Phobias are irrational, often crippling, fears of particular places, situations, stimuli, or objects that pose no real threat. Like anxiety, many people fear particular situations, but when that fear extends into the extremes, to the point that it interferes with daily life, only then can a diagnosis of an anxiety disorder or phobia be made. However, phobias are separated from other anxiety disorders when that fear is concentrated around one particular thing. Facing the object of fear results in extreme anxiety, or even panic attacks in someone with a phobia. There is no single cause of phobias, and it is generally thought to be the result of a previous, exceedingly unpleasant experience with the object in question. There is some evidence that phobias can run in families, though this may be genetics or the result of learned behavior.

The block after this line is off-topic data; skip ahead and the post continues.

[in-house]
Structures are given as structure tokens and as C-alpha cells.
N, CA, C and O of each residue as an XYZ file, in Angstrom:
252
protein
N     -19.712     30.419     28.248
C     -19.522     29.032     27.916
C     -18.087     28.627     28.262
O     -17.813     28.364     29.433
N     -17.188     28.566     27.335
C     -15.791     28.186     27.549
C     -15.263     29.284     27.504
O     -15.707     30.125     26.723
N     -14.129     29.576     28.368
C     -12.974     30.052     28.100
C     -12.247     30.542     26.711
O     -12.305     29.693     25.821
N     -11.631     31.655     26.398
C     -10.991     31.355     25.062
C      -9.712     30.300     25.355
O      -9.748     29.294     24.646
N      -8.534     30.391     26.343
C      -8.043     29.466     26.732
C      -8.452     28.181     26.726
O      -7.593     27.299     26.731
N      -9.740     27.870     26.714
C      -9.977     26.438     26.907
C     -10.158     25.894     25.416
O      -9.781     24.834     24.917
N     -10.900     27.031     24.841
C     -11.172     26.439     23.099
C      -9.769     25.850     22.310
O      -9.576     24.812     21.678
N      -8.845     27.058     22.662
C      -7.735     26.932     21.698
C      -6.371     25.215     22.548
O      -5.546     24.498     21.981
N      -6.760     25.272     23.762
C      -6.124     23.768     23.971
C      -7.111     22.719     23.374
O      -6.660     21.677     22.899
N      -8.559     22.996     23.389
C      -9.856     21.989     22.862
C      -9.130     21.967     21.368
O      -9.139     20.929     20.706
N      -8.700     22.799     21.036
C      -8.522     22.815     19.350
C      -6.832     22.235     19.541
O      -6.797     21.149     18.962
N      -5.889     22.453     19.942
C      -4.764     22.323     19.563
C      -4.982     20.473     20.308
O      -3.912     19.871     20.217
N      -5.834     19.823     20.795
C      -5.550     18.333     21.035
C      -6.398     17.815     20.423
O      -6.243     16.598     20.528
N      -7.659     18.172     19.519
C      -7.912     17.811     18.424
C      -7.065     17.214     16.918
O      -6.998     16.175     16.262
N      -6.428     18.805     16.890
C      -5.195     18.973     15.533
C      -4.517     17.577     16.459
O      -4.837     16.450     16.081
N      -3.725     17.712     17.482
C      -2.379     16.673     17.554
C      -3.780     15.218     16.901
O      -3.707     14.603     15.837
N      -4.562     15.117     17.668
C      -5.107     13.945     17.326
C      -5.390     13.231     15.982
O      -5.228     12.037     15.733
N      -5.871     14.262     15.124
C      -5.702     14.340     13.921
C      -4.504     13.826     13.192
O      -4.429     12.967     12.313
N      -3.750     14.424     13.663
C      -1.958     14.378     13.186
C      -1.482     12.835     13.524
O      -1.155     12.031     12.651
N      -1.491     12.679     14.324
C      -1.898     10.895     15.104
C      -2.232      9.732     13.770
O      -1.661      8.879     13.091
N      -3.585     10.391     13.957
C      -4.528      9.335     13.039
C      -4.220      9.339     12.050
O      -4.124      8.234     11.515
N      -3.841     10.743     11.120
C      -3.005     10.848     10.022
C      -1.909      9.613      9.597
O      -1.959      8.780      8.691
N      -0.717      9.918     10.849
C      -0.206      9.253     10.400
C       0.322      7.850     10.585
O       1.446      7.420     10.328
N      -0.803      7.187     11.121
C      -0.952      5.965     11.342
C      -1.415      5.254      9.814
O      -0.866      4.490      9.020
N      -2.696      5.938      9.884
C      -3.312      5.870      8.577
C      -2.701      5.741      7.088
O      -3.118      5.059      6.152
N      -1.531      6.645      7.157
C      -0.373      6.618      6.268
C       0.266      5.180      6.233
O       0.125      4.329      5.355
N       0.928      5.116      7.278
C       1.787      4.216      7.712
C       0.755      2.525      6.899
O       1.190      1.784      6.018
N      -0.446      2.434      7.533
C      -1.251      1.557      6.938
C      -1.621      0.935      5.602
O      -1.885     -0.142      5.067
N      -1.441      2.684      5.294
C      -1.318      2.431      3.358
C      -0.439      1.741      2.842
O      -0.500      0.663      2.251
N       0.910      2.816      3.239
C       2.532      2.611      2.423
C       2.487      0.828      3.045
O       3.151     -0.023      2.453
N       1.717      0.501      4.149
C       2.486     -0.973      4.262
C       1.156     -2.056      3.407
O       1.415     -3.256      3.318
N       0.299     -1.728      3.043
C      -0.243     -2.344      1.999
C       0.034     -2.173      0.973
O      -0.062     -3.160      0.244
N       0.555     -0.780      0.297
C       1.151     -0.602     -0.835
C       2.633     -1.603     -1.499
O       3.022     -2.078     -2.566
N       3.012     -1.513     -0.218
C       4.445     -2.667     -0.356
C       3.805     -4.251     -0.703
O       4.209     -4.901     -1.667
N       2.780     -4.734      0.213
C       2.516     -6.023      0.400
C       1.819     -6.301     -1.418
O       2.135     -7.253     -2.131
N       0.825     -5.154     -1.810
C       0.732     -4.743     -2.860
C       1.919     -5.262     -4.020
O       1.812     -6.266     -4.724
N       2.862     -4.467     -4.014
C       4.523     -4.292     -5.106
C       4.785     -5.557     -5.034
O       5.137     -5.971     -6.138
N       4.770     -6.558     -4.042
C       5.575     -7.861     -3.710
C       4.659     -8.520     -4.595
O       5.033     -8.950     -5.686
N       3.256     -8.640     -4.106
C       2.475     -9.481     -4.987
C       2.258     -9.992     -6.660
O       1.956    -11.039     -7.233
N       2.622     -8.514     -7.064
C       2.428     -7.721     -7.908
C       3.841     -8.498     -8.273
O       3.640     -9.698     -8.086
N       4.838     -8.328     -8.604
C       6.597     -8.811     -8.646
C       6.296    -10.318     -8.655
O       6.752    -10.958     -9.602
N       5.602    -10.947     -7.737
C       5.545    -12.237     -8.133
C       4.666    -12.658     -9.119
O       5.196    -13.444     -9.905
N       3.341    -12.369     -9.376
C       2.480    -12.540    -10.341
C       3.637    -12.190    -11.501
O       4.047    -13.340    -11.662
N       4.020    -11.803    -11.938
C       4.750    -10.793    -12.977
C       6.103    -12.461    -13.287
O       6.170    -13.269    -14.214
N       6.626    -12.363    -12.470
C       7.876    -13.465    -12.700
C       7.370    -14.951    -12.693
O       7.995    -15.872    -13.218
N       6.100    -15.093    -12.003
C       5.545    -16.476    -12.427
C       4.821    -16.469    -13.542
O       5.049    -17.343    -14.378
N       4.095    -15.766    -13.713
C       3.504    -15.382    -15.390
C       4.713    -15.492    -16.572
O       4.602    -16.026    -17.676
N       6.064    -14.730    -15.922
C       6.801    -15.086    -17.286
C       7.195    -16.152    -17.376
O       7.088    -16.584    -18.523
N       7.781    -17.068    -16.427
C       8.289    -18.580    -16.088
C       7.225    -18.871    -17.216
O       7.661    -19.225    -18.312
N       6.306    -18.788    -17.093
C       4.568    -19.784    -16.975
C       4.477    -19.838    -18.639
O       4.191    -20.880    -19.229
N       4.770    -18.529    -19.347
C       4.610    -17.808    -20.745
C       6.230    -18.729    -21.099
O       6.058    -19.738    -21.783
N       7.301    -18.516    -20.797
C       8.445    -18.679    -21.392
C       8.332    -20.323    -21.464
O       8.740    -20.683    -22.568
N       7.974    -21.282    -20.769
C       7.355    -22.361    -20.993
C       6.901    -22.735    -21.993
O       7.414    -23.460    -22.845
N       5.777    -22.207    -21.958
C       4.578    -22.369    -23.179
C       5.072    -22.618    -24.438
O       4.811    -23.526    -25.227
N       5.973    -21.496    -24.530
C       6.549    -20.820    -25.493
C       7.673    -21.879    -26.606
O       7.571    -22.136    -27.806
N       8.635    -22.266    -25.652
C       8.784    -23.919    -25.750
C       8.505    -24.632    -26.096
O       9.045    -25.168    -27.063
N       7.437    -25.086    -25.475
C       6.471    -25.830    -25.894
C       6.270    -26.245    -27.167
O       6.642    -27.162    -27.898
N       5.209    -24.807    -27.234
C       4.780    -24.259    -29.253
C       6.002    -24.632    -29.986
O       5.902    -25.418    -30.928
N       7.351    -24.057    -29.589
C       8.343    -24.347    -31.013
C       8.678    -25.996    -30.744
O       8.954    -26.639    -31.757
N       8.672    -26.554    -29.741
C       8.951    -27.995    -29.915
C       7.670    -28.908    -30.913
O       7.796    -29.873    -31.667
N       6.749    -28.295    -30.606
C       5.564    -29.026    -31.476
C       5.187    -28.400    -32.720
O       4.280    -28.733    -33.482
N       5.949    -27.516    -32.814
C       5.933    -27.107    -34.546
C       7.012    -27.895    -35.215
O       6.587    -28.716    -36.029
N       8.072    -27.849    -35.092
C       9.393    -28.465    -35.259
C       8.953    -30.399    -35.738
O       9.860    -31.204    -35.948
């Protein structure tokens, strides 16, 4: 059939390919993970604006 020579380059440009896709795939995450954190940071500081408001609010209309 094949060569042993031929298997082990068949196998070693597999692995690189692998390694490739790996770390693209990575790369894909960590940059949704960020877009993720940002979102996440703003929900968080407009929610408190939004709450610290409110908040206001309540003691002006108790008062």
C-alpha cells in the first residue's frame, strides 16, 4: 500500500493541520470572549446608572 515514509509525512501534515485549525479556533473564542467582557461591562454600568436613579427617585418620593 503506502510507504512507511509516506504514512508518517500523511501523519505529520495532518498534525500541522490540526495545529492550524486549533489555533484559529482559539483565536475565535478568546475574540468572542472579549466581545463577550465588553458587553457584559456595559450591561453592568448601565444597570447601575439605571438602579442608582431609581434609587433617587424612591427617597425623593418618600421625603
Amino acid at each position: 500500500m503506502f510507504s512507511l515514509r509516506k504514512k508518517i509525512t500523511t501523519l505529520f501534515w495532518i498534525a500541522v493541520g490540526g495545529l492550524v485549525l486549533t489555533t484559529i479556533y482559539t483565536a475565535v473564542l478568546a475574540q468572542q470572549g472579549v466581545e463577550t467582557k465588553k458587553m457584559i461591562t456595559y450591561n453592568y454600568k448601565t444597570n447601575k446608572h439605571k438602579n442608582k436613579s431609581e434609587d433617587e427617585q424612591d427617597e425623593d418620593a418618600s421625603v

Symptoms of phobias generally follow that of panic attacks or an anxiety disorder, depending on how an individual reacts to the situation.
What is the treatment for phobias?
The degree of treatment for a phobia usually depends on the severity of the distress, and the frequency it is encountered in daily life. If avoidance of the phobia interferes with daily life or careers, treatment for the phobia is the best course of action. Psychotherapy, such as cognitive behavioral therapy has been highly successful.
We can work out a treatment plan of medication and psychotherapy that is best for you. Having a support system of trusted friends and family is also important. Loved ones should be supportive of someone suffering from anxiety, but not perpetuate the symptoms, demand immediate improvement, or trivialize the disorder.